Nuclear power provides carbon-free electricity for a warming world. But is its use still practical, can it still be economic, is its promise still achievable, and is nuclear a key to combating climate change? So far, nuclear power has fallen short of those goals. Looking at advanced nuclear technologies, it’s not certain that will change. Japan’s Toshiba Corp. in November said it will scrap its NuGeneration subsidiary and the planned Moorside nuclear station in Britain. Toshiba, owner of Westinghouse’s advanced nuclear technology, said it would take a $162 million hit for killing the project. The Guardian newspaper commented, “The decision represents a major blow to the government’s ambitions for new nuclear and leaves a huge hole in energy policy. The plant would have provided about 7% of UK electricity.” The Moorside failure is a symbol of the problems that have plagued the latest generation (Generation III, or Gen III) of large, advanced light-water nuclear reactors. Industry and government have offered advanced nuclear designs as a salvation, with a new generation of nuclear plants aimed at the goal of a carbon-free generating technology. Are advanced nuclear reactor designs the answer to the decades-long doldrums for nuclear power? For the U.S., a National Academy of Sciences (NAS) panel led by long-time nuclear advocate M. Granger Morgan of Carnegie Mellon University, issued a pessimistic report last July—US nuclear power: The vanishing low-carbon wedge. The academy’s report found, “While advanced reactor designs are sometimes held up as a potential solution to nuclear power’s challenges, our assessment of the advanced fission enterprise suggests that no US design will be commercialized before midcentury.” That’s a chilling indictment for all advanced LWRs. The crux of the Morgan report is an assessment that the economic hurdles for nuclear in the U.S. are insurmountable.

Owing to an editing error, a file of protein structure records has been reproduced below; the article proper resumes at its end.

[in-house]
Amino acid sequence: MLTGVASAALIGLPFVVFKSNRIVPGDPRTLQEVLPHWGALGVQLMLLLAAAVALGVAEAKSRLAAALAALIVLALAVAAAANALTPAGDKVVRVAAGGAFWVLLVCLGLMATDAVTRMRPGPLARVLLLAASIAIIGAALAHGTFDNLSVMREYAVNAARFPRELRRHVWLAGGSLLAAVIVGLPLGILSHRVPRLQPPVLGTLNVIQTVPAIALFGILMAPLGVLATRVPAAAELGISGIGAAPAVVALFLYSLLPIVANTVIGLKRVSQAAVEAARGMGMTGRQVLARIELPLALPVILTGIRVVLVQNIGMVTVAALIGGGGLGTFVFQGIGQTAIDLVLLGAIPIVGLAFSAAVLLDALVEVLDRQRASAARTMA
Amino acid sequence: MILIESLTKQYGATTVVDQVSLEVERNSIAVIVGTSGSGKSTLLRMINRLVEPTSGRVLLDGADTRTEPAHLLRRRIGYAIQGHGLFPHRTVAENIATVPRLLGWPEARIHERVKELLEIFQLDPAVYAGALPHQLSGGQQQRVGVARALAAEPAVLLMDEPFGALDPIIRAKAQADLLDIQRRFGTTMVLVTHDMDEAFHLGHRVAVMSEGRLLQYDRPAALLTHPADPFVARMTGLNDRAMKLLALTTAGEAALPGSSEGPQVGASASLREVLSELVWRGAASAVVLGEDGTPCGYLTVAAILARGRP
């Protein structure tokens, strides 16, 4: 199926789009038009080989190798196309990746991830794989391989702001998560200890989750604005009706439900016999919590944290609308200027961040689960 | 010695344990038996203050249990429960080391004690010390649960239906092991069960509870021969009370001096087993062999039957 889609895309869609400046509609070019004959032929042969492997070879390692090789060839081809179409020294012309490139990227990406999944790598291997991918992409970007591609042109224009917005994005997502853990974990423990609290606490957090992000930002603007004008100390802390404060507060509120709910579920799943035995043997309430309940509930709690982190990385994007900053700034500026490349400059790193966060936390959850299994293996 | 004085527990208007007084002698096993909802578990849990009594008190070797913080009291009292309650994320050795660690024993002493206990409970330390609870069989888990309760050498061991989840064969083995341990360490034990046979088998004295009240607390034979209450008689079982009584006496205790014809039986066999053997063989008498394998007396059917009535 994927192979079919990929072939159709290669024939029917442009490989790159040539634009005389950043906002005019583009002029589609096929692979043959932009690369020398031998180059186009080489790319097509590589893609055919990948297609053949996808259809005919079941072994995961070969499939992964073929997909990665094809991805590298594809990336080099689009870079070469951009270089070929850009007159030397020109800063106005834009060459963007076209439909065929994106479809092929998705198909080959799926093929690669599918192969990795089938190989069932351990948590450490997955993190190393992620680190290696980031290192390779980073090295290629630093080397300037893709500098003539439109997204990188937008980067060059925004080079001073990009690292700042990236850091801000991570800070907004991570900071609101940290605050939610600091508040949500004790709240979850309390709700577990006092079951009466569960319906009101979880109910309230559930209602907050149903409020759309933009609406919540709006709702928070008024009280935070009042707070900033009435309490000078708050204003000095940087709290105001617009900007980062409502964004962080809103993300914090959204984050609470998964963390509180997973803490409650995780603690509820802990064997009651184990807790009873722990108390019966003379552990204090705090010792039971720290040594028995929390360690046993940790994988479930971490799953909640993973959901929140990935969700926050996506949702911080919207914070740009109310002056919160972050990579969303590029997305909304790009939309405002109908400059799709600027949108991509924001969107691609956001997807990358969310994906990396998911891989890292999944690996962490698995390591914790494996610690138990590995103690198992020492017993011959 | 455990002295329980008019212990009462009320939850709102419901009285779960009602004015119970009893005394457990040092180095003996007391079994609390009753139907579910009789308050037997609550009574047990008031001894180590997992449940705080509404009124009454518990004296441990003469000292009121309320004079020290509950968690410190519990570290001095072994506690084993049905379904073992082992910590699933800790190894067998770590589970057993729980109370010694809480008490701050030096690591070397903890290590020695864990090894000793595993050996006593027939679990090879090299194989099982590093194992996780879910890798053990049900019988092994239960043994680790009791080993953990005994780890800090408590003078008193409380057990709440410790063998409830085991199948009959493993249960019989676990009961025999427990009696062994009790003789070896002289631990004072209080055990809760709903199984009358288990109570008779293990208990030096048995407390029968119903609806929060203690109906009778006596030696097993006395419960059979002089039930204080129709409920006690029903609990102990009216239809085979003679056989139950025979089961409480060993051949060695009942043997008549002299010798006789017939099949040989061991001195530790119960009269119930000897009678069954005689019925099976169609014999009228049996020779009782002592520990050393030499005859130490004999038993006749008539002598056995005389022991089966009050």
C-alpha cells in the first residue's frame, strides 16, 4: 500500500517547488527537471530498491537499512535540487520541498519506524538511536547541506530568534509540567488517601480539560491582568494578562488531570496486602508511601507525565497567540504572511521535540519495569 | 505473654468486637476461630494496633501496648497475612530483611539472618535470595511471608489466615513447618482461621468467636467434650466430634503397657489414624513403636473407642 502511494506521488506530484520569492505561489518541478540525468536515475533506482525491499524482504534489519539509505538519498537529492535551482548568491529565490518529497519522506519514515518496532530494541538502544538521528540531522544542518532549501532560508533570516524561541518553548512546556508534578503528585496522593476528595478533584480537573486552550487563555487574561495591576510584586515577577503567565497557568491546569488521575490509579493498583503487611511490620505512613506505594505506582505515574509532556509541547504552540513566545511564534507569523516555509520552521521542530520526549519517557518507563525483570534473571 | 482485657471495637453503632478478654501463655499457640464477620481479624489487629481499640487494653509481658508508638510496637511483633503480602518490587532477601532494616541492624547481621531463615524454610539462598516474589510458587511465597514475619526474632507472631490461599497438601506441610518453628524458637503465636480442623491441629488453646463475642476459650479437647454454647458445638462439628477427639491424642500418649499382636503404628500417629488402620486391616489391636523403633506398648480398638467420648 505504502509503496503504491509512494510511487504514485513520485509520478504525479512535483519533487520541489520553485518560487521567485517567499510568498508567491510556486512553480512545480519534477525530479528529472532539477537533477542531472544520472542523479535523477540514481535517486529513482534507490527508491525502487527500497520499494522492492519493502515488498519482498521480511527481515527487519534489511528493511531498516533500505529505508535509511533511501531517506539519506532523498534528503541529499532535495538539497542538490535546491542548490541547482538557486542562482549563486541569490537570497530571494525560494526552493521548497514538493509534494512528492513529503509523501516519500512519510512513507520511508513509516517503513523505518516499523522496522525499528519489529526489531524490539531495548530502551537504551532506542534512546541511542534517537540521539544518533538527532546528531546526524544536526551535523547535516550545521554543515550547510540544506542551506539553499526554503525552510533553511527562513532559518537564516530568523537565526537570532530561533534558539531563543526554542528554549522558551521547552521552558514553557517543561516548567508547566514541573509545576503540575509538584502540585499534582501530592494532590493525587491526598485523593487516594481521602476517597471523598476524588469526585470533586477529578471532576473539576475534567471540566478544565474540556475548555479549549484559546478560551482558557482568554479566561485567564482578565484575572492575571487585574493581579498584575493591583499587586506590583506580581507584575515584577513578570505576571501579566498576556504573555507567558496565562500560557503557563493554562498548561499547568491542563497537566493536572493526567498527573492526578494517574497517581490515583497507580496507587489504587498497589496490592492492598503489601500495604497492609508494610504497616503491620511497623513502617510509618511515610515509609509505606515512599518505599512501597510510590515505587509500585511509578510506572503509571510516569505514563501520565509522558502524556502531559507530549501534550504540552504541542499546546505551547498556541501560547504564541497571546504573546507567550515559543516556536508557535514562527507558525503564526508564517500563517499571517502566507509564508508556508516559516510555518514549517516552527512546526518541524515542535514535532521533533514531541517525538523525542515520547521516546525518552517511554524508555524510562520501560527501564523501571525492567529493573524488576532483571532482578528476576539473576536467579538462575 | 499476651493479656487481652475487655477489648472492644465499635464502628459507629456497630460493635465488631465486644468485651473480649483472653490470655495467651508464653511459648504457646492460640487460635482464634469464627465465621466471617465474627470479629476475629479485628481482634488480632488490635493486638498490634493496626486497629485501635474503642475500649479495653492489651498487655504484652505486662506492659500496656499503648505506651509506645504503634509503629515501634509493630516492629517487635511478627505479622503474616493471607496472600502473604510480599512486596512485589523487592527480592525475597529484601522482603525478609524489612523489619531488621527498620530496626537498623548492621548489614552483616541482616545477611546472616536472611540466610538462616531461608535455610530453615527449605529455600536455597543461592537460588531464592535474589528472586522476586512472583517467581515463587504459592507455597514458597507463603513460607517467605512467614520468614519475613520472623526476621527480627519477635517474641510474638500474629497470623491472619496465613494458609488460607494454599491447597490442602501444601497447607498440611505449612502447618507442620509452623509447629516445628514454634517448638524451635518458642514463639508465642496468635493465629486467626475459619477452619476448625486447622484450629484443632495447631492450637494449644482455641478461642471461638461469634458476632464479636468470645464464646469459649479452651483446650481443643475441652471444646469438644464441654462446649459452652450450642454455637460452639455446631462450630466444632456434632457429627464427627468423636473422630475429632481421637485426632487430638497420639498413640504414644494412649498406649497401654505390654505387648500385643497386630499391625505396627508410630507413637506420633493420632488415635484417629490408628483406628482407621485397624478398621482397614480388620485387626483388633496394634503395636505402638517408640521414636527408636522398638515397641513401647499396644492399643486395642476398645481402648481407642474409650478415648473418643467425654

Power Mag 1st Jan 2019 read more »